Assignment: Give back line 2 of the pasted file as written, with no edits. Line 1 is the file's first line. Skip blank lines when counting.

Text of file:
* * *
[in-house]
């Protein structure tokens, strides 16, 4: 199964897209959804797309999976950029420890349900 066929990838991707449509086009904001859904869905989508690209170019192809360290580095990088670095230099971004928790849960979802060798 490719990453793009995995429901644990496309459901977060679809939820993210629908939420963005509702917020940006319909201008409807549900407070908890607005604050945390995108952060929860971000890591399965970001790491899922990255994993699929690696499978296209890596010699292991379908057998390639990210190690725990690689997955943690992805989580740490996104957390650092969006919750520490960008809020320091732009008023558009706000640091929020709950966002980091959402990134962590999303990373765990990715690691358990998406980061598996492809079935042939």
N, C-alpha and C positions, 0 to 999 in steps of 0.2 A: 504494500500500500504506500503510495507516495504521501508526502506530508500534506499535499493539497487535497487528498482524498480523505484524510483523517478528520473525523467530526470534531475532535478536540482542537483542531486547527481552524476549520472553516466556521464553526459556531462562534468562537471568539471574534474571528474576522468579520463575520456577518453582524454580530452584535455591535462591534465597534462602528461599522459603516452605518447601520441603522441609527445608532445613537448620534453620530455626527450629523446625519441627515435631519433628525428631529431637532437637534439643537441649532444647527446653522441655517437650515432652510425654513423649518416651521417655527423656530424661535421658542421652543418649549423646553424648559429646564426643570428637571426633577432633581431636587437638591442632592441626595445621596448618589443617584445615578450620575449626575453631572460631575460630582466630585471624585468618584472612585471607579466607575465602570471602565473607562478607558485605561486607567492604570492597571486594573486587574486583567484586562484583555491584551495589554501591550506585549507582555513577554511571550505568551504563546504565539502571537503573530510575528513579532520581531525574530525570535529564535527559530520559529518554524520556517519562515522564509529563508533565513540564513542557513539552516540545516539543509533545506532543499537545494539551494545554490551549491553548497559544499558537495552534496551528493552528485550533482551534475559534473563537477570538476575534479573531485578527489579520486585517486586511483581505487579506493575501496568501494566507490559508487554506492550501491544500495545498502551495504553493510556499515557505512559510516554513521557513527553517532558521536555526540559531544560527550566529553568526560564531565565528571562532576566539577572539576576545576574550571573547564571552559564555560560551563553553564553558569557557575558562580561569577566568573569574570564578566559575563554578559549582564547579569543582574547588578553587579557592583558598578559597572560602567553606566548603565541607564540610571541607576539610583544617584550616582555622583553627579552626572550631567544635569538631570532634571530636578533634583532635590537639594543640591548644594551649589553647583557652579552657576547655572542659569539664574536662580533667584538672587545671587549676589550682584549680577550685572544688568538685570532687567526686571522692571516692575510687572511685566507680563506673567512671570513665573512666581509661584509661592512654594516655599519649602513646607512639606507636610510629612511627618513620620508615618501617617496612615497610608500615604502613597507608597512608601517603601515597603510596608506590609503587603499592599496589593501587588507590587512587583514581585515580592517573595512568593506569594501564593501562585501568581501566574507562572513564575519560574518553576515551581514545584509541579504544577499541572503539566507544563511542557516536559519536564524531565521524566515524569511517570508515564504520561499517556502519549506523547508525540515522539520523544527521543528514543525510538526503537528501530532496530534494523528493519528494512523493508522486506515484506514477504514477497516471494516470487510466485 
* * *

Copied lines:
């Protein structure tokens, strides 16, 4: 199964897209959804797309999976950029420890349900 066929990838991707449509086009904001859904869905989508690209170019192809360290580095990088670095230099971004928790849960979802060798 490719990453793009995995429901644990496309459901977060679809939820993210629908939420963005509702917020940006319909201008409807549900407070908890607005604050945390995108952060929860971000890591399965970001790491899922990255994993699929690696499978296209890596010699292991379908057998390639990210190690725990690689997955943690992805989580740490996104957390650092969006919750520490960008809020320091732009008023558009706000640091929020709950966002980091959402990134962590999303990373765990990715690691358990998406980061598996492809079935042939």